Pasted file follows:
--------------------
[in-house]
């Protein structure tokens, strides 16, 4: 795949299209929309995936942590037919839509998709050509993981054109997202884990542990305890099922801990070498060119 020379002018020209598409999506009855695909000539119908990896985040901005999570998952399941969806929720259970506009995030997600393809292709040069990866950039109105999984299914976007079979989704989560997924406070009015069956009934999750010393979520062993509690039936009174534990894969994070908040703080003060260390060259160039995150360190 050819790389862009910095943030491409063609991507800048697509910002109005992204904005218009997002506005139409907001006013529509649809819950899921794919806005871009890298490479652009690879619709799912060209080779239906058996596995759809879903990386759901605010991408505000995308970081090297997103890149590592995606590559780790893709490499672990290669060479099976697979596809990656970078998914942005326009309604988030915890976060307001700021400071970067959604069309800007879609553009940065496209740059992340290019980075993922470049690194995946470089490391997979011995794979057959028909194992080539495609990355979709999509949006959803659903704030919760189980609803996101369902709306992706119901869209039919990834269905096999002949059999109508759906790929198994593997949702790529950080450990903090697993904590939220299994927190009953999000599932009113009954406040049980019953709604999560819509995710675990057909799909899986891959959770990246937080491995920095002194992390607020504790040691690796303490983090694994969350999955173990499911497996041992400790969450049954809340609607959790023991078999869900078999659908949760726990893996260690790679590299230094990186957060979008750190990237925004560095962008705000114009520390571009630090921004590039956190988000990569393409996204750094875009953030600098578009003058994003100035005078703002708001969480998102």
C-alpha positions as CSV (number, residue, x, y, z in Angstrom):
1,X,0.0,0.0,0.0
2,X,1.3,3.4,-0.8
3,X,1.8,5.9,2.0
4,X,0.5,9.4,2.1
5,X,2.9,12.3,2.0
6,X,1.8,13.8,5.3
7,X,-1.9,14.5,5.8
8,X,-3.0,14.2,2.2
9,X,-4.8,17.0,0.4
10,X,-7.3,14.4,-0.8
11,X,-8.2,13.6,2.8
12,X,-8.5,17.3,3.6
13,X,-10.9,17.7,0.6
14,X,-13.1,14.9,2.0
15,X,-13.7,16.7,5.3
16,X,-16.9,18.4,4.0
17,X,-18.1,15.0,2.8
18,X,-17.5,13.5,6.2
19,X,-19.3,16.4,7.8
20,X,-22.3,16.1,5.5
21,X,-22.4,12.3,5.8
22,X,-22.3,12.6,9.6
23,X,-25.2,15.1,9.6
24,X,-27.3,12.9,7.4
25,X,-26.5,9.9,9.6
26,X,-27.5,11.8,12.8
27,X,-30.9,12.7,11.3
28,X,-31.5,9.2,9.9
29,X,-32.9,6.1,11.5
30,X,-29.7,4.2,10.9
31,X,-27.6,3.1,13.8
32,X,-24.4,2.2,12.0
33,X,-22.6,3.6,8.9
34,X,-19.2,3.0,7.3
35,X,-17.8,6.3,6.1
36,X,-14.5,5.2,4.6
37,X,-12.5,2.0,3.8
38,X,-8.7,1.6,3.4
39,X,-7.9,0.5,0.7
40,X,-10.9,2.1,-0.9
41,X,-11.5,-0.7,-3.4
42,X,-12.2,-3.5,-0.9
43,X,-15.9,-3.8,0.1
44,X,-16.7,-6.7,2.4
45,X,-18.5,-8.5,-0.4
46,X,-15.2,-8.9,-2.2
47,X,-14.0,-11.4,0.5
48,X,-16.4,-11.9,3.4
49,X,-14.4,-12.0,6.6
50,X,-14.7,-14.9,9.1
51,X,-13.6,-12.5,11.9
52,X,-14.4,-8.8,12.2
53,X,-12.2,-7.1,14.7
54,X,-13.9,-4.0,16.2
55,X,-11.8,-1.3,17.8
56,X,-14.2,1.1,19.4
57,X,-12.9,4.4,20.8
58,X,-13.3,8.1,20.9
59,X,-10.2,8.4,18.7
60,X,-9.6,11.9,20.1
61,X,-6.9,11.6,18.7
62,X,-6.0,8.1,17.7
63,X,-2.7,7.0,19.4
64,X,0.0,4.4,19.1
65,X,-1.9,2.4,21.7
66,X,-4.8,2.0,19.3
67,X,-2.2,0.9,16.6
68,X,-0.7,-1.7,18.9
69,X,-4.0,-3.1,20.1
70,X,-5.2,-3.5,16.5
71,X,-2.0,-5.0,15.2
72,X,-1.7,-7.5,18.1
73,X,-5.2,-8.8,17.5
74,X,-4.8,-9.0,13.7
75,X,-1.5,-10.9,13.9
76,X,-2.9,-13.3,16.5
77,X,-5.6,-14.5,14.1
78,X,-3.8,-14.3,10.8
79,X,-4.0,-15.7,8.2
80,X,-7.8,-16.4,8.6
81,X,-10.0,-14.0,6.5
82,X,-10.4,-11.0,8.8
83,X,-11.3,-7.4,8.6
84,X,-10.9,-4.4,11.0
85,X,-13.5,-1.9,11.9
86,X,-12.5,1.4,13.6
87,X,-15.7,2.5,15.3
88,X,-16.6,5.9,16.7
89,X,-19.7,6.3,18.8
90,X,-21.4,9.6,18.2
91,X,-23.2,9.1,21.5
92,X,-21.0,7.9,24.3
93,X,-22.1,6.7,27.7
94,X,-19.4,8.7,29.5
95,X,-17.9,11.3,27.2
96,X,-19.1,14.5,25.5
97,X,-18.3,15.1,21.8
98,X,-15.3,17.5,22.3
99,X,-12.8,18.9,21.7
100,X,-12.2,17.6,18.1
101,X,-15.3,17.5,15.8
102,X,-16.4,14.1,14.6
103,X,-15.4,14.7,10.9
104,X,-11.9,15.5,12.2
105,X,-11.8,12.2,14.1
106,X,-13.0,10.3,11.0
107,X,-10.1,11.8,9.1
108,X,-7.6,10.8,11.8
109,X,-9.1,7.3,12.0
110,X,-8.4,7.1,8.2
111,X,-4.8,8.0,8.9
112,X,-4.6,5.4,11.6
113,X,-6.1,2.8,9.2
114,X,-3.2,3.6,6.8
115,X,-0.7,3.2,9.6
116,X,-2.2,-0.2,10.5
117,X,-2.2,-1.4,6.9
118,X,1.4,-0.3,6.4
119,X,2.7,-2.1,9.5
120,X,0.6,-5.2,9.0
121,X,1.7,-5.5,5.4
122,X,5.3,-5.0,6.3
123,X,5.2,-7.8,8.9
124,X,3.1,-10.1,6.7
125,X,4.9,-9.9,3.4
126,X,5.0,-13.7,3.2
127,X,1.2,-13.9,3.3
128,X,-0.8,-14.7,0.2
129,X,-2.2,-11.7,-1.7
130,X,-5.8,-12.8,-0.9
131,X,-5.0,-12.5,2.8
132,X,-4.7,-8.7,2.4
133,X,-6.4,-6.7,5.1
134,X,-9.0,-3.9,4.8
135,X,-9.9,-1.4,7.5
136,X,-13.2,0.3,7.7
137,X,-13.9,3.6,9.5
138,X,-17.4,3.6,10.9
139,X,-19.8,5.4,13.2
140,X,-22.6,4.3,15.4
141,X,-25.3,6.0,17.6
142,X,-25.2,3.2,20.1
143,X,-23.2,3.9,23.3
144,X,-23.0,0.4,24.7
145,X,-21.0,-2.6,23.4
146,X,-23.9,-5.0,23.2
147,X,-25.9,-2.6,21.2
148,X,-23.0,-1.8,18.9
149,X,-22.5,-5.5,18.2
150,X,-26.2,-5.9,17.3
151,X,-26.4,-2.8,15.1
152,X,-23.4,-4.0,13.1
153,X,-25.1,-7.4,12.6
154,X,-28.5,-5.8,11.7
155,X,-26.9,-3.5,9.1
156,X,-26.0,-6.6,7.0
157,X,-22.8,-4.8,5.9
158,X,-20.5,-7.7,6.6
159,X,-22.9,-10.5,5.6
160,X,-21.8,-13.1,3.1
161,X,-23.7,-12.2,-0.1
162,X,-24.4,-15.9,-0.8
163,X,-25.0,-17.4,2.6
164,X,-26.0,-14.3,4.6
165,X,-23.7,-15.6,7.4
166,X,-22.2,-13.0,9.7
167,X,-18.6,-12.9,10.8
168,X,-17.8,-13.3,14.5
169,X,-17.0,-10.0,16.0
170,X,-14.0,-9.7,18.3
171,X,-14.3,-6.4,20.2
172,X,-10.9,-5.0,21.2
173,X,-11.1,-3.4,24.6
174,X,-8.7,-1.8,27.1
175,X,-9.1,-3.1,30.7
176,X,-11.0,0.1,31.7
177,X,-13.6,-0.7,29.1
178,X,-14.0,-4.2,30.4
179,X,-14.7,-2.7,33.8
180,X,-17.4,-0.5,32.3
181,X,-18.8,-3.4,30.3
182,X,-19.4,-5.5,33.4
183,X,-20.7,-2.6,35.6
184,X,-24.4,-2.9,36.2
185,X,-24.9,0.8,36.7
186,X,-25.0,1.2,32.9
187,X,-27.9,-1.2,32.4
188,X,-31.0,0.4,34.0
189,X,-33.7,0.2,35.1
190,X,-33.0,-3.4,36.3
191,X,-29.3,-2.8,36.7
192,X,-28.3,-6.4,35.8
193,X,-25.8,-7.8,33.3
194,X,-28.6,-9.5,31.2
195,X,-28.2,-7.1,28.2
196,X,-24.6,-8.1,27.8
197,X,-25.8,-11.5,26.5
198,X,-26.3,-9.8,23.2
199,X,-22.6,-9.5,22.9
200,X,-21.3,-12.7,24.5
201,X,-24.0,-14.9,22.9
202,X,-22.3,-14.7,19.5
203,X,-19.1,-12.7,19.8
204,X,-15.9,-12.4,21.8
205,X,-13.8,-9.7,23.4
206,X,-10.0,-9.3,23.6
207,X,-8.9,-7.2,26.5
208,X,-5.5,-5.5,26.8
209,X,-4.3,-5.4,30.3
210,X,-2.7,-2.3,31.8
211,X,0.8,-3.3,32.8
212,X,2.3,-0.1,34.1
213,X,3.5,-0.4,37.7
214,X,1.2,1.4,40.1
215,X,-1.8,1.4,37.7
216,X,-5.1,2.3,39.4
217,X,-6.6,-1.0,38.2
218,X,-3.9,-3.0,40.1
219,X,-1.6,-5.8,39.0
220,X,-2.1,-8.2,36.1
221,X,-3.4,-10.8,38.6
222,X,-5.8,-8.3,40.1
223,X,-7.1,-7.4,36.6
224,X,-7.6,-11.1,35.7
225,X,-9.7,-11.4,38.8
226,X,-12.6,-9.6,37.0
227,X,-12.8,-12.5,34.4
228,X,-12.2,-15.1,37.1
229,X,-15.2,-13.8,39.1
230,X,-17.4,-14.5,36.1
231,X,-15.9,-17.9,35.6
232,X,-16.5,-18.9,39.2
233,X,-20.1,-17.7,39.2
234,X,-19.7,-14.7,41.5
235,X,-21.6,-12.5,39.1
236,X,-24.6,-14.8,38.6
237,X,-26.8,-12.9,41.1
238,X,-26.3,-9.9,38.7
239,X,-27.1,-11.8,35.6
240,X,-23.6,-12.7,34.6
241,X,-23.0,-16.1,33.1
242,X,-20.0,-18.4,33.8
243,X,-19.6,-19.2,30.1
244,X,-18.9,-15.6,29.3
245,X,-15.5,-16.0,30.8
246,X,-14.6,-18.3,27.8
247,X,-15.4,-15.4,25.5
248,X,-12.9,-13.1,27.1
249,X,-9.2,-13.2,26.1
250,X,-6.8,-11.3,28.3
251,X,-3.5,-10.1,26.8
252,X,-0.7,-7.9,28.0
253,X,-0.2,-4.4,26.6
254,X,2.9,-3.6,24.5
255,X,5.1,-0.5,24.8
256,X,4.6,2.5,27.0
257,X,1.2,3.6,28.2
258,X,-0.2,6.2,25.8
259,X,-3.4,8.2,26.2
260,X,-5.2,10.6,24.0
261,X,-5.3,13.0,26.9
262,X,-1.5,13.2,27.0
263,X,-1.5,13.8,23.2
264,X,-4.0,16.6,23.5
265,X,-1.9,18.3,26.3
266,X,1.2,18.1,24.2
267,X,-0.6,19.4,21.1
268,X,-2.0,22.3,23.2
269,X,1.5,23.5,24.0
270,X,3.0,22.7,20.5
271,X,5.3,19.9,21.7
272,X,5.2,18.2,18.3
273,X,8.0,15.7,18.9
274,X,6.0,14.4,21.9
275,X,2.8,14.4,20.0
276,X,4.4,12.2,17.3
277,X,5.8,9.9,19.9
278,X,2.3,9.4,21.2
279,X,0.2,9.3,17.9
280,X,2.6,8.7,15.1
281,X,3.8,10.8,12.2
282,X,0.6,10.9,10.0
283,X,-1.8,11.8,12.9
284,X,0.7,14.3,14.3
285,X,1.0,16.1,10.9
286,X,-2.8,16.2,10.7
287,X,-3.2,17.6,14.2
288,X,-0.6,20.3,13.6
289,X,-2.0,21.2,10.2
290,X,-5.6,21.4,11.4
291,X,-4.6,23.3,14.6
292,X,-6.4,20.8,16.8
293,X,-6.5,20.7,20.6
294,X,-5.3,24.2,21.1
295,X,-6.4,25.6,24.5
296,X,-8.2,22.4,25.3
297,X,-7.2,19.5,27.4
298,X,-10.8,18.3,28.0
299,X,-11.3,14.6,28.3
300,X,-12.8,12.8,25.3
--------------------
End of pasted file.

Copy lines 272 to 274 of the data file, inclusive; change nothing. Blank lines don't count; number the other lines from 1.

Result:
269,X,1.5,23.5,24.0
270,X,3.0,22.7,20.5
271,X,5.3,19.9,21.7